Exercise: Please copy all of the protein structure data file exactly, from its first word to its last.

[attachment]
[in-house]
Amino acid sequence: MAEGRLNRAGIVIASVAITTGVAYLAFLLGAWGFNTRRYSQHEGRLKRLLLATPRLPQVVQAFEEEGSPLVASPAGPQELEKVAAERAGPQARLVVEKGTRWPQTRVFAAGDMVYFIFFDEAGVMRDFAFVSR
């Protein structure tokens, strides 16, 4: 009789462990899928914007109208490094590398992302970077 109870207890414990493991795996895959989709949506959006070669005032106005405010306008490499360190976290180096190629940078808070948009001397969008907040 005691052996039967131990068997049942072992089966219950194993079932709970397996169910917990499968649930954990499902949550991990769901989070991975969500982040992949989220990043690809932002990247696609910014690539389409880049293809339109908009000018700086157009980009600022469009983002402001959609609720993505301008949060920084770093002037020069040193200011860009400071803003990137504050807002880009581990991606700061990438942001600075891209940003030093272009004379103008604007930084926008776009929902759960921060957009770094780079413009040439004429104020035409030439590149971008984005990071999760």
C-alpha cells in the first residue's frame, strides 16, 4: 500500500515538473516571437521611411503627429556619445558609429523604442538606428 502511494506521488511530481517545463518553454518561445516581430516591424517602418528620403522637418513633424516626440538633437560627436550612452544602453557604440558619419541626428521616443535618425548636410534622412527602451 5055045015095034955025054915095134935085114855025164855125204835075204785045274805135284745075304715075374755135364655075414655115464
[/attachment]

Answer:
[in-house]
Amino acid sequence: MAEGRLNRAGIVIASVAITTGVAYLAFLLGAWGFNTRRYSQHEGRLKRLLLATPRLPQVVQAFEEEGSPLVASPAGPQELEKVAAERAGPQARLVVEKGTRWPQTRVFAAGDMVYFIFFDEAGVMRDFAFVSR
């Protein structure tokens, strides 16, 4: 009789462990899928914007109208490094590398992302970077 109870207890414990493991795996895959989709949506959006070669005032106005405010306008490499360190976290180096190629940078808070948009001397969008907040 005691052996039967131990068997049942072992089966219950194993079932709970397996169910917990499968649930954990499902949550991990769901989070991975969500982040992949989220990043690809932002990247696609910014690539389409880049293809339109908009000018700086157009980009600022469009983002402001959609609720993505301008949060920084770093002037020069040193200011860009400071803003990137504050807002880009581990991606700061990438942001600075891209940003030093272009004379103008604007930084926008776009929902759960921060957009770094780079413009040439004429104020035409030439590149971008984005990071999760």
C-alpha cells in the first residue's frame, strides 16, 4: 500500500515538473516571437521611411503627429556619445558609429523604442538606428 502511494506521488511530481517545463518553454518561445516581430516591424517602418528620403522637418513633424516626440538633437560627436550612452544602453557604440558619419541626428521616443535618425548636410534622412527602451 5055045015095034955025054915095134935085114855025164855125204835075204785045274805135284745075304715075374755135364655075414655115464